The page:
This is my 400th blog post. Along my blogging path, I’ve written a lot, and I think become a better writer. That said, there are certain lines I’m still not sure about how to tread. For example, that of privacy. As a friend of mine recently pointed out, most blog-readers want to see me put my life on the line, not my Self on the line. Another is content. What can Grandma and my college friends read and enjoy alike? And a final is personal: what separates DanielRyanAdler.com from Daniel Ryan Adler?
Firstly, this blog only became a travel blog recently, so I’ll satisfy some cravings by posting a paragraph about a woman I met this morning over lunch, in Dharamshala, India, where I remain.
Shira invited me to Munchies for lunch. I’ve eaten there every day for the past four. I ordered eggplant moussaka, for 95 rupees, or less than $2, and enjoyed it very much. About halfway through our meal a blonde girl I’d seen before with bandages over her nose came in and sat across from us, talking to the girl who’d belly danced with fire at the Rainbow Gathering the other night. Soon she started to cry and the belly dancing girl hugged her and kneeled to put her weight on the blonde girl’s shoulders, to give her a more substantive hug. Junko, Shira and I kept talking to each other until the belly dancer finished her meal and left the blonde girl alone. Then I asked her where she was from, because I knew she was American. California. Shira asked her how she broke her nose. Sure enough, she was punched in the face by her ex-boyfriend a few days ago. They had been trying to fall asleep when she decided to smoke a cigarette. The sound of the lighter infuriated her boyfriend, who came onto the deck aggressively. They are both high energy people, so his movement must have startled her, and whether he touched her first or she touched him was unclear. They started fighting, so they both had bloody noses. She tried to get him to stop after the first two rounds. He wouldn’t. In the third and final round, he punched her in the face and broke her nose.
Her name is Sunshine Walker and this isn’t the only time she’s had a lot of facial pain. Two years ago she went to Thailand and got beat up at a Full Moon Party, where a group of Thai men went around attacking women. It seems she attracts violence. She’d needed to go to Mexico to get a new set of teeth.
It was clear despite her seated position that she was a large woman. She told us she’d long ago used to street fight. She’d put those days behind her. Except she and her boyfriend had had a bout of aggressive physicality the day before they left for India together, just some shoving. When she told her dad, who has 93 counts of domestic abuse against him, he knew it would only get worse. She was afraid to tell him about the broken nose, fearing the I-told-you-so, but it never came. She and her father are best friends. Their relationship really improved when he told her he was addicted to meth. That knowledge, his honesty, really helped her deal with her aunt’s meth addiction and with taking care of her cousins. And everything she’s been through really makes her stronger. She doesn’t regret anything, wouldn’t change anything if she could, because that would mean she’d be a different person.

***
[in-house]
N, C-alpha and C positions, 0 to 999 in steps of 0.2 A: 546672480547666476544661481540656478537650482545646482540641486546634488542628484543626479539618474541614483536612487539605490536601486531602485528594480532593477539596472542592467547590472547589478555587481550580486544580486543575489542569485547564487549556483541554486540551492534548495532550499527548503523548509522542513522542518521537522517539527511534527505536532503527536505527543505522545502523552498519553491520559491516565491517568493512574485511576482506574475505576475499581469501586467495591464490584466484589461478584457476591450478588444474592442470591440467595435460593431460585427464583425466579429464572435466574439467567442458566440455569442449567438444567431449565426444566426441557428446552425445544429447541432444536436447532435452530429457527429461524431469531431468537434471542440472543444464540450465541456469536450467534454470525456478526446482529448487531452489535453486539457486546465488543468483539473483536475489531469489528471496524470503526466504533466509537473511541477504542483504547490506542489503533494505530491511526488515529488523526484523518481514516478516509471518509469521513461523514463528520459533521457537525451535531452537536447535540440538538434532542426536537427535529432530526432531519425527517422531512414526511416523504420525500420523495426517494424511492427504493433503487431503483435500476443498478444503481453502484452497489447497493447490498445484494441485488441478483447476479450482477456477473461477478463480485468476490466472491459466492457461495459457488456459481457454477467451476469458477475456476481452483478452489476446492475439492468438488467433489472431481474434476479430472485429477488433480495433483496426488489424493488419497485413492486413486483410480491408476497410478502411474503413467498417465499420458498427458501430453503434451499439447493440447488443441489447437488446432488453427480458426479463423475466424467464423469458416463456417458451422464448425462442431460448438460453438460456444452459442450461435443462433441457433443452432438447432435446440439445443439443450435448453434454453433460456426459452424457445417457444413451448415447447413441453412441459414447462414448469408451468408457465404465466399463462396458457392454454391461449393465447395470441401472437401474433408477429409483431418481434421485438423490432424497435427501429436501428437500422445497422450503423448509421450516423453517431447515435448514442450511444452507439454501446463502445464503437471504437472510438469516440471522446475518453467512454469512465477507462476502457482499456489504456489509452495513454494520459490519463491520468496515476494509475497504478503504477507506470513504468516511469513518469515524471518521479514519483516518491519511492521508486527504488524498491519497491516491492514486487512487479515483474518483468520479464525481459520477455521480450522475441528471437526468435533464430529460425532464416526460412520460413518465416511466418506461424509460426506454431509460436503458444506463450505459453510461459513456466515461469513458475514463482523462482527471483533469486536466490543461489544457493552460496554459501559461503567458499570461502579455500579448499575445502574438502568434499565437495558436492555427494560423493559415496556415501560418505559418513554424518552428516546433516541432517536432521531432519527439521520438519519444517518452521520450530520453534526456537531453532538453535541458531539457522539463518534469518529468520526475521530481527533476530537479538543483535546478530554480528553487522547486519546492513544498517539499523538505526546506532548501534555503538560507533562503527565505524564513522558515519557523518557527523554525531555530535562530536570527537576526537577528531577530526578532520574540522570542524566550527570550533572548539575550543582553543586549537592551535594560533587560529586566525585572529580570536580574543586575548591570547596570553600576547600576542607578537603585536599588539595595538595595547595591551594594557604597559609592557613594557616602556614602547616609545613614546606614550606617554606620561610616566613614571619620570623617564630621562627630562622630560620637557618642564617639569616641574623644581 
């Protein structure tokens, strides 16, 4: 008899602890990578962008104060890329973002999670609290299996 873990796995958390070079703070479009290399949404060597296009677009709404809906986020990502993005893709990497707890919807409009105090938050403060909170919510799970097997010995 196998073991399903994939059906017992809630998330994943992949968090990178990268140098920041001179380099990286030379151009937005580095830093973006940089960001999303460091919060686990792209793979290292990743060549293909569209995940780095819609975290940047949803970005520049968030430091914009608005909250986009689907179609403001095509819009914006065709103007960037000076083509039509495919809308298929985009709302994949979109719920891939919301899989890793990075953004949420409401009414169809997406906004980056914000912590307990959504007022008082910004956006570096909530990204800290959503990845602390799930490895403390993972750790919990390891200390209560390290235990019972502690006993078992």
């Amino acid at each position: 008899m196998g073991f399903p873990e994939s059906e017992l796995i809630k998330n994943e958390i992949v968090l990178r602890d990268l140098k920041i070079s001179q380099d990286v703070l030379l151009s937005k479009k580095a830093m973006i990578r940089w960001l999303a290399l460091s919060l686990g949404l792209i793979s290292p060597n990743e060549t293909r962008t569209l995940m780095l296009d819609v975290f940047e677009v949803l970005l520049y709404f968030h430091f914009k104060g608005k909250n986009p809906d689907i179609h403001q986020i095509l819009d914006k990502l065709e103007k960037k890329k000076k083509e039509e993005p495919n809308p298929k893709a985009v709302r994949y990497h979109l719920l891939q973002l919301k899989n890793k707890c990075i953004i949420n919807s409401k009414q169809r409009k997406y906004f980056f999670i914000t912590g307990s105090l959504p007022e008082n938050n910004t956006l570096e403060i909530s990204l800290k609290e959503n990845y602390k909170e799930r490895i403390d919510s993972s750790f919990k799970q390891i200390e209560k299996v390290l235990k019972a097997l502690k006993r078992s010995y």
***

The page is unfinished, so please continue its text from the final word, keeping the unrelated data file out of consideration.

I can’t say I’ve had anything as intense happen to me lately. Today I woke up to watch the clouds just perceptibly moving over the green-backed mountain. You can see each individual evergreen if you take the time. There are rock fields with boskage and moss growing over them, spilling down the slope. Close, the leaves and new branches on the trees move in a breeze. These flimsy branches are less than a season old, they’ve grown from the fast, heavy rains that wash the land in the afternoon, leaving the foliage heavy and lush. Birds twitter in the surrounding trees, crows caw, and there are ladybugs and the occasional butterfly floating through the air. The antennae towers, red and white in the distance, stand at attention against the blue high sky of mid-spring. They have nothing to say. The sounds of construction– hammering and the occasional stop and start of an electric saw– rise over the sound of an individual bird, coming close to drowning it out. But with a resilience that is surprising, as though it will not be shushed, as though orating to a group on an important subject, the bird continues its speech until the hammering stops. The day was still new enough to do any number of things– in the sun there was incredible potential. For growth, for action, for rain, or death. Any of these things were possible, the industry and motion of the world suggesting a deeper inaction under the surface.
I’m still learning. The blog is an art form that is still evolving. On one hand, it requires the intimacy of a novel, but it shuns the seriousness. Since this is now a travel blog, my audience expects me to write about travel; I ought to meet their expectations. Deceiving expectations at this point, when the blog is still arguably not an art form, and only a medium– much like the newspaper in its early days, for conveying a perspective– is purposeless and unfair to my readers. So here’s what I promise. My blog will be incomplete, biased, and personal. It won’t, nor should it, accurately portray reality. It will give you a glimpse into how I see the world. And when you, dedicated reader, grow antsy– be patient. Remember there’s no way in the world I could fit all my Daniel Ryan Adler into DanielRyanAdler.com. For the rest, well– you’ll just have to wait.